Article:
The voice in eight-year-old Thea Johnson’s head said no one would believe her, not even her father. She would have to show them, and even then, it would take a miracle to believe, which is why she had told no one about the voice. Her mom would believe. She always had the right words. Their arrival to the third floor of United Hospital was signaled by a mild ding and the calm, mechanical voice of a women: “Third Floor—Palliative Care.” The doors opened and Thea drew a forced breath. She could almost taste the bleach. Need to get to Mom.
Her father, Wayne, and her ten-year-old brother, Alex, stepped into the hallway. Thea planned to sprint straight to her mother’s room, but her body said otherwise. She touched the back of her wrists to the wall of the elevator, then her palms. The walls felt hot and uncomfortable. She pushed away. “Uh!” she said in disgust as she exited the elevator. Touching was supposed to make things better. Now she would need to touch more, and she didn’t have time. Plus, she hated people watching her touch walls. Her father glanced over his shoulder, and when he looked forward again, Thea touched the wall, first with the back of her left wrist, then the back of her right wrist, and, as always, she ended with the palms. The cool walls in the hallway soothed her hot hands. She knew touching the walls was slightly strange, but it was the fact she couldn’t control it that bothered her most. Get to Mom. Get to Mom.
Thea’s angst grew until her father checked over his shoulder and then faced forward again. Her hands moved toward the wall as if guided by someone else. To most people, there would be just a subtle difference in temperature between the palm and the back of the hand. To Thea, it was like holding ice cubes while running hot water over the top of her hands. Alex glanced over his shoulder as Thea pulled her hands back.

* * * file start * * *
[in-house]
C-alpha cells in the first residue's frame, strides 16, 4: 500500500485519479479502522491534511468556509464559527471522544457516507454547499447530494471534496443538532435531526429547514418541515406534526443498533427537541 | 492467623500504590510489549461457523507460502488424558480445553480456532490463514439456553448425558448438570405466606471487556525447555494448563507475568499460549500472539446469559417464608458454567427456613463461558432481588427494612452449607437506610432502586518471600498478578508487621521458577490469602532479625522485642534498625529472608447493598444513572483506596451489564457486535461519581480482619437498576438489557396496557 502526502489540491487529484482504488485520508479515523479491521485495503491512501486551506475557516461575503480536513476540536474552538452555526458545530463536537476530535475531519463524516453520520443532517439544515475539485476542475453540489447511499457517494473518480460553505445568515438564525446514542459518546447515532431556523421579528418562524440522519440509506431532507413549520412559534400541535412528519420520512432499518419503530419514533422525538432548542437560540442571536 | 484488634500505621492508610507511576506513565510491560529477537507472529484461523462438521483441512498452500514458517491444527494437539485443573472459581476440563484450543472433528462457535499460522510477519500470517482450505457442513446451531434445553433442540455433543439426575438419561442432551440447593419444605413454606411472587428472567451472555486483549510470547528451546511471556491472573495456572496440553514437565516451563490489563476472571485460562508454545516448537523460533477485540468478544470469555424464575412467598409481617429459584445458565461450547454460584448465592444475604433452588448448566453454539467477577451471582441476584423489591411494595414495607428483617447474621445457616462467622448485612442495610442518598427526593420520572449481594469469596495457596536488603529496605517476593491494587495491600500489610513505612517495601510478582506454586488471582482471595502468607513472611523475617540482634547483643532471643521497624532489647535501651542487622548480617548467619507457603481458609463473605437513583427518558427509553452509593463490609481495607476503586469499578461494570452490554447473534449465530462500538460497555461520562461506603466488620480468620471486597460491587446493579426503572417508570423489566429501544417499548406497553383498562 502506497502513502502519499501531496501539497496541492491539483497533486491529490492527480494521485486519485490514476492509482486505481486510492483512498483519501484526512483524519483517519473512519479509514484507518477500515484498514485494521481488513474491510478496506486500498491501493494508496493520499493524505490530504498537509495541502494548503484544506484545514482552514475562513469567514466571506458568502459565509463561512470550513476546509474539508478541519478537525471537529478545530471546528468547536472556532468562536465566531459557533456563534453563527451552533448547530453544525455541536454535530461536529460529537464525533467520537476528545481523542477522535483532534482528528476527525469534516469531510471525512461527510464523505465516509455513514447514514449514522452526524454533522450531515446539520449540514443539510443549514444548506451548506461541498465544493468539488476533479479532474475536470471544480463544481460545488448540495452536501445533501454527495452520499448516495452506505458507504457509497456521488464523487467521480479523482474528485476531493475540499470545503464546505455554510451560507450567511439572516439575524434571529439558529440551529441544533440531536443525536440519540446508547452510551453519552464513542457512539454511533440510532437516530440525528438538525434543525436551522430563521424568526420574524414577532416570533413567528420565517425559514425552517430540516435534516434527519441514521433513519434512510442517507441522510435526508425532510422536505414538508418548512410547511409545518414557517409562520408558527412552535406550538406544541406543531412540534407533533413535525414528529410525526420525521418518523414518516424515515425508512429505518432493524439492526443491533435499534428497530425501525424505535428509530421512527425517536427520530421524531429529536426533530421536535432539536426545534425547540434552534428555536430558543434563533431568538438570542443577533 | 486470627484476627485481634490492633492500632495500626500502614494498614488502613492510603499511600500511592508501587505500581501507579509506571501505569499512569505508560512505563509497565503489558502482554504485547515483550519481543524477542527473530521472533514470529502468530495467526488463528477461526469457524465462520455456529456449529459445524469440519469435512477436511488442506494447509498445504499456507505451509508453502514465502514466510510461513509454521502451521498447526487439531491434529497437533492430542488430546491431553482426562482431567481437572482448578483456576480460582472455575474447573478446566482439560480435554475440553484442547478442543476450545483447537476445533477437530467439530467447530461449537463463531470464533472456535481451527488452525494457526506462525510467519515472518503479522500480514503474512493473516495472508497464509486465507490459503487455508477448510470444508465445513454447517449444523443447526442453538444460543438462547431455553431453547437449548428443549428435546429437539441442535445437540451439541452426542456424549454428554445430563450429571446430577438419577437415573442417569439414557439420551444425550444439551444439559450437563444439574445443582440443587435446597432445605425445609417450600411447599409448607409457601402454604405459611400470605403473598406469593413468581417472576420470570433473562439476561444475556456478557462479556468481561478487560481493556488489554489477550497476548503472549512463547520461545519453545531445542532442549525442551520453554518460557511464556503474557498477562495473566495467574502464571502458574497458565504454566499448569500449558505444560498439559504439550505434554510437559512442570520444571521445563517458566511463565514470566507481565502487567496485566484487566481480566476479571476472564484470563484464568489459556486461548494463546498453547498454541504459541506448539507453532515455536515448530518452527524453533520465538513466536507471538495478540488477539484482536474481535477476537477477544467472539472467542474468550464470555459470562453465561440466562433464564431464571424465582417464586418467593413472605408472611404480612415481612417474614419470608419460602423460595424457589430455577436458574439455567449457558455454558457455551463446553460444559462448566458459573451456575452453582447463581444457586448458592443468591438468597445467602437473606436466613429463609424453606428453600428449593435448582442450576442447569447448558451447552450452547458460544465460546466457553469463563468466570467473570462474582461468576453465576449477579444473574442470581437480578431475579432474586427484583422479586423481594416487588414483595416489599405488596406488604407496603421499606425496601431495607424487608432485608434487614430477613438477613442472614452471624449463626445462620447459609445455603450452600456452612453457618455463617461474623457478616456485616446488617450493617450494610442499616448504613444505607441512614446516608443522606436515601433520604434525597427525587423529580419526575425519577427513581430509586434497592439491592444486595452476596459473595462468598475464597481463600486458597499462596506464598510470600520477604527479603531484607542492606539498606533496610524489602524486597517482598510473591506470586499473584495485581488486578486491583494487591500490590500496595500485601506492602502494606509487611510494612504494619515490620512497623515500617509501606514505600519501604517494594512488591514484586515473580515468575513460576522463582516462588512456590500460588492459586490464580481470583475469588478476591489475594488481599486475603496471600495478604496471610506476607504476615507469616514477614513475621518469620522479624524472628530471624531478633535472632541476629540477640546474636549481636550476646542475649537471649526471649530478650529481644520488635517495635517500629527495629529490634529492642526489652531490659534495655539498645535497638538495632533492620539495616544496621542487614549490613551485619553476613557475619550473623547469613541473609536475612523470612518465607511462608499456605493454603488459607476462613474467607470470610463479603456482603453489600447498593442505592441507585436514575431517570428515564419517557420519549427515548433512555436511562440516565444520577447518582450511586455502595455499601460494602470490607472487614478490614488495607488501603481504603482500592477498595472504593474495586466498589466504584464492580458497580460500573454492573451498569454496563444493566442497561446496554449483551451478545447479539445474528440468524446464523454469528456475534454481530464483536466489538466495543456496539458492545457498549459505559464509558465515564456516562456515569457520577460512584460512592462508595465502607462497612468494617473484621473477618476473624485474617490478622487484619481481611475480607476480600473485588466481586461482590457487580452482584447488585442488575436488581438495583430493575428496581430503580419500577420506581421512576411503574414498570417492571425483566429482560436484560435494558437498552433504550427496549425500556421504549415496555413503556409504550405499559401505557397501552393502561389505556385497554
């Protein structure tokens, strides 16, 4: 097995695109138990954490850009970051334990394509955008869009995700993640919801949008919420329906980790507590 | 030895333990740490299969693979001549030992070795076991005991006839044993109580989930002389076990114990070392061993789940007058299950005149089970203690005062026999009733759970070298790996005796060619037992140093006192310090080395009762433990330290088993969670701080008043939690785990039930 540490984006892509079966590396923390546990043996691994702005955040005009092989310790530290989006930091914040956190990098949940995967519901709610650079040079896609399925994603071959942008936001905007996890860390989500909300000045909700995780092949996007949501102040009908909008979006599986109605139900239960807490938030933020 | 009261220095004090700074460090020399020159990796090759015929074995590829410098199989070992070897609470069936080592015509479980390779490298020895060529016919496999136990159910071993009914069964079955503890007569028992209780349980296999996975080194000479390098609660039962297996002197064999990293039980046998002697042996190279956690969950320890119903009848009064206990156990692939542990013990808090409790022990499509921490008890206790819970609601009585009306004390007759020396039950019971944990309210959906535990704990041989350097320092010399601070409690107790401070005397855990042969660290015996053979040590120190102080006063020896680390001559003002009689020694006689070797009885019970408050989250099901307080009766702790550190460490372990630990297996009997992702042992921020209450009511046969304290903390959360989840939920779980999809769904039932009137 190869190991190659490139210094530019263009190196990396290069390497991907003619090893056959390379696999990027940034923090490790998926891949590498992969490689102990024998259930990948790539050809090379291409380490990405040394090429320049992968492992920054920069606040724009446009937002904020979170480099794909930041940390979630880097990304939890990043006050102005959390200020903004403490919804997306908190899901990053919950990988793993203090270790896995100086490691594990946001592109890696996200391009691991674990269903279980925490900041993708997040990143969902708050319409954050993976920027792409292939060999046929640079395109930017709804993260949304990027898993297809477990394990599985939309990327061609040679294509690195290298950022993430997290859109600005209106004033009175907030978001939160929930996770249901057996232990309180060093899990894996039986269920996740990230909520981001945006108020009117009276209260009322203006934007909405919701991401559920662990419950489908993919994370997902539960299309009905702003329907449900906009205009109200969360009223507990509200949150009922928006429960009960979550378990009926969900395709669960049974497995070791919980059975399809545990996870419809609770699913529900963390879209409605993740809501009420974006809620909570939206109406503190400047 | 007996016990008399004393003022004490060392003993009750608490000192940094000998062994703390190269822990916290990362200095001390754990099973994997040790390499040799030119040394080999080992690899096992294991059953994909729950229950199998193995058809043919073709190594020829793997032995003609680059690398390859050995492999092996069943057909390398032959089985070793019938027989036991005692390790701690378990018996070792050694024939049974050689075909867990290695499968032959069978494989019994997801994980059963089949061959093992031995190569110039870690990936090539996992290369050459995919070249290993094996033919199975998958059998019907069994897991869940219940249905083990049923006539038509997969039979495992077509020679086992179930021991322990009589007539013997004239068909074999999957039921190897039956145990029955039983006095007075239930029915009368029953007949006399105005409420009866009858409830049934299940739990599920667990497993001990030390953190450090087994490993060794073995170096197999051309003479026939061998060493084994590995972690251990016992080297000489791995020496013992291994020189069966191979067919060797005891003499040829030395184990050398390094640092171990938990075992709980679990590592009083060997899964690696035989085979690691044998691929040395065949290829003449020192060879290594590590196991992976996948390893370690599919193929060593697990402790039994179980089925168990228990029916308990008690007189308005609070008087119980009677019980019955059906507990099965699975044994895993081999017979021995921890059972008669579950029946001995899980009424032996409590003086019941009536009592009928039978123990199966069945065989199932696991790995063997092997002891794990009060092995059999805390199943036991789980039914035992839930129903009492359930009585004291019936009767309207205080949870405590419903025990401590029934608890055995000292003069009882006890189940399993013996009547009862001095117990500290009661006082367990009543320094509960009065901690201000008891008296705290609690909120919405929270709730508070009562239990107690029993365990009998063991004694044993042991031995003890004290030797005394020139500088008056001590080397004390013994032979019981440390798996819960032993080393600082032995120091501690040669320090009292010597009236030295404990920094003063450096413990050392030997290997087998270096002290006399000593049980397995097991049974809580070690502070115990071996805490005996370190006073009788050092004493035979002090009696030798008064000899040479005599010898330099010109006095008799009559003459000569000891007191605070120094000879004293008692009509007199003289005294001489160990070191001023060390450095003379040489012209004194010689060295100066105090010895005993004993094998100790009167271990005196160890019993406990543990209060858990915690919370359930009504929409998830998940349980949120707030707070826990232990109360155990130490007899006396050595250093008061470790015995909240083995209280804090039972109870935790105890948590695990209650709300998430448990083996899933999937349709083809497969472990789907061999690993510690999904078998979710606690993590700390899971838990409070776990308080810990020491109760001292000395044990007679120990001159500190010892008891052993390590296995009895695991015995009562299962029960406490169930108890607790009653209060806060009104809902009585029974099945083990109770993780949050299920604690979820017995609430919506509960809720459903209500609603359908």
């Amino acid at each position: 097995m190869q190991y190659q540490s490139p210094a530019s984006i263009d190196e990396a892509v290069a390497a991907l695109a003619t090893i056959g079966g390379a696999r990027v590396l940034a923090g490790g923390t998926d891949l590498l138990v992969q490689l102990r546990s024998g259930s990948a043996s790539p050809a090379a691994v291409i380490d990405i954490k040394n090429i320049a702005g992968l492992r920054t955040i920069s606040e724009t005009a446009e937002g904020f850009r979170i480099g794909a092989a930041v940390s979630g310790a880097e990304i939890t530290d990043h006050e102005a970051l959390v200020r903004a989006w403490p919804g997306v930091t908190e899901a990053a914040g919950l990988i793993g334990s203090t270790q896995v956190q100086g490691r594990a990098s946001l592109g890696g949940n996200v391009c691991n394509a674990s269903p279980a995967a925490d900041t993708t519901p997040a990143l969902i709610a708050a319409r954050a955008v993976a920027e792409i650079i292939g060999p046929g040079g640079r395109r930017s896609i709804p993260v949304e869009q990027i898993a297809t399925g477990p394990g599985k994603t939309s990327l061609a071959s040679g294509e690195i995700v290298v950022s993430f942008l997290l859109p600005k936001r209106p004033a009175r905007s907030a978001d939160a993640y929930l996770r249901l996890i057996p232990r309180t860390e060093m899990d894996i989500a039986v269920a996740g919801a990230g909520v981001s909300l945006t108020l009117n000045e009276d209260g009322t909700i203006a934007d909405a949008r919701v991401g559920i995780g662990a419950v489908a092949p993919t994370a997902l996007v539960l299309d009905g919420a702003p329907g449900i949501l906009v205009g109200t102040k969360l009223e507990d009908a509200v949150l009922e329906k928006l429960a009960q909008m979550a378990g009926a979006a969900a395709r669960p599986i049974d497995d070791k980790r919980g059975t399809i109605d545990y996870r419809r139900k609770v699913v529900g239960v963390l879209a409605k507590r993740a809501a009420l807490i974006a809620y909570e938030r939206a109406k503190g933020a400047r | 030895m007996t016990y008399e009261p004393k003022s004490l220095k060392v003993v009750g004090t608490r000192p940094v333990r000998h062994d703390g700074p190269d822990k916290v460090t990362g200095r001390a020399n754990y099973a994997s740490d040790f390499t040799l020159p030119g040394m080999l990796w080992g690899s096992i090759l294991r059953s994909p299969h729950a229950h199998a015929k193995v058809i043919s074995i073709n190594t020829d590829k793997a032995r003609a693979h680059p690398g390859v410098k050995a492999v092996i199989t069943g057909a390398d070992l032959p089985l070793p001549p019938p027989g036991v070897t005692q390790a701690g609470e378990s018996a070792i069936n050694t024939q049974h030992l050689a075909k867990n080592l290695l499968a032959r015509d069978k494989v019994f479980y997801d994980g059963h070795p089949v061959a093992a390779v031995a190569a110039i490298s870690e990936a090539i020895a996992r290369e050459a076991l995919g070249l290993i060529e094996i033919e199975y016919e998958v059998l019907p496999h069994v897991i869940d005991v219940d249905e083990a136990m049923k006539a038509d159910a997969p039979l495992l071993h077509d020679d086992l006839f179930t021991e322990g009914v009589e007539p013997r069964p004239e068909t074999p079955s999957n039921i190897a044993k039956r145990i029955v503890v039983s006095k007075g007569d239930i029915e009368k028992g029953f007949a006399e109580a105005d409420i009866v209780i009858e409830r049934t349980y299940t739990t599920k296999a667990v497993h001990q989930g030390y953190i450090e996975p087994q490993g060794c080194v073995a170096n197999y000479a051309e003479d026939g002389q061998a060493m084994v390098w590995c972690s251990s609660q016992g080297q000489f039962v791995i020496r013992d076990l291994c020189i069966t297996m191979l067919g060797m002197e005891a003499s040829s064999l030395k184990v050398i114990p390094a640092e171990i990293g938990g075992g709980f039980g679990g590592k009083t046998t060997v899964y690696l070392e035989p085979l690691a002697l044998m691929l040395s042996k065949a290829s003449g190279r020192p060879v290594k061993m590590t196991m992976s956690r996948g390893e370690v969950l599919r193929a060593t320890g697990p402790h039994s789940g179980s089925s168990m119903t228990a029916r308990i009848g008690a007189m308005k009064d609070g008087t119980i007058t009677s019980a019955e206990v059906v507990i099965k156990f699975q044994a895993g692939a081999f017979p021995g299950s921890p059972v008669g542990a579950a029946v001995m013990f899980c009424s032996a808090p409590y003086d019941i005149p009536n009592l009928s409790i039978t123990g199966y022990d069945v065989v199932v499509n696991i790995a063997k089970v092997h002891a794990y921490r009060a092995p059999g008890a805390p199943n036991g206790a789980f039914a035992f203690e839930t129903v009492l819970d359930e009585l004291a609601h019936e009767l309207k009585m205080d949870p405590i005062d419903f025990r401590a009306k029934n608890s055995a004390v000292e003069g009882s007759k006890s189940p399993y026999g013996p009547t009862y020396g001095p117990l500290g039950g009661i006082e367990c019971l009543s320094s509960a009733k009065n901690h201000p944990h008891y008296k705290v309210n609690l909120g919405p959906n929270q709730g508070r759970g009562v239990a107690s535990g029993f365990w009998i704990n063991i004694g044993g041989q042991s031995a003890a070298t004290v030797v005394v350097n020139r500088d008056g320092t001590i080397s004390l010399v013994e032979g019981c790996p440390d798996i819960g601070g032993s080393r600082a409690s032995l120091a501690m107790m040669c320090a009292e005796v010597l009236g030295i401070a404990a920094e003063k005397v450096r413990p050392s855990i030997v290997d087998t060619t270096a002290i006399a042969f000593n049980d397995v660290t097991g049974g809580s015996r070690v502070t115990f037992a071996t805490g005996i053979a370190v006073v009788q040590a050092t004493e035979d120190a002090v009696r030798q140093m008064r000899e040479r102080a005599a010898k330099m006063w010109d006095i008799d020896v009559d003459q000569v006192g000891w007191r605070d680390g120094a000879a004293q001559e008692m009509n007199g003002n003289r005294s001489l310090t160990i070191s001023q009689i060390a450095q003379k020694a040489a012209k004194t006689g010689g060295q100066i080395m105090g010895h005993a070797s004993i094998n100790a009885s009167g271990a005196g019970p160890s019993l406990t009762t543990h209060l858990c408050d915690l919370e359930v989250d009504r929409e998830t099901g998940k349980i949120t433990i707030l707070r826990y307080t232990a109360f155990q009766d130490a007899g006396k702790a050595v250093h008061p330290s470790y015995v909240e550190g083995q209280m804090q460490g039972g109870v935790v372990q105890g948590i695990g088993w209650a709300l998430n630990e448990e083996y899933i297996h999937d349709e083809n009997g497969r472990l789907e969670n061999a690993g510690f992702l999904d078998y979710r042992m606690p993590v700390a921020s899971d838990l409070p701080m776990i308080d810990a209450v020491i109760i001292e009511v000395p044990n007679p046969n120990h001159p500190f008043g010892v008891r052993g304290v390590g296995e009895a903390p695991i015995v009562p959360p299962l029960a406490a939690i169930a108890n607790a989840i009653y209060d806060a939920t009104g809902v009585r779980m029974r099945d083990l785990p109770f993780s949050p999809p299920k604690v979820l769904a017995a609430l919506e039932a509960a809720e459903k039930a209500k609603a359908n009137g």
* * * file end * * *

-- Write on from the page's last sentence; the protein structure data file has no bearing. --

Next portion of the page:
She heard Alex whisper to her father, “She’s touching the walls again.”
Her father replied, “She’s fine. Leave her be.”
The comment barely registered as Thea shot by Alex and her dad. It was ninety-three steps to her mom’s room. She had counted every day for the last two weeks. Thea used an odd running motion as if she were following someone’s footprints in the snow. She did that often in the Minnesota winter, though it was spring break now and only slush remained. Thea counted as quickly as she moved her feet and resorted to a trick her brother had taught her. Eight, nine, twenty, one, two. Seventy-one more steps.
They passed the nurse’s station.
Her father called after her. “Thea, wait! You have to watch for people.”
She hated this floor because this was where people came to die. Thea figured people died here instead of at home to keep Death in one place. She’d complained of the smell the first time they were here, and her father had said it was the disinfectants they used. She knew different. Eight, nine, forty, one, two.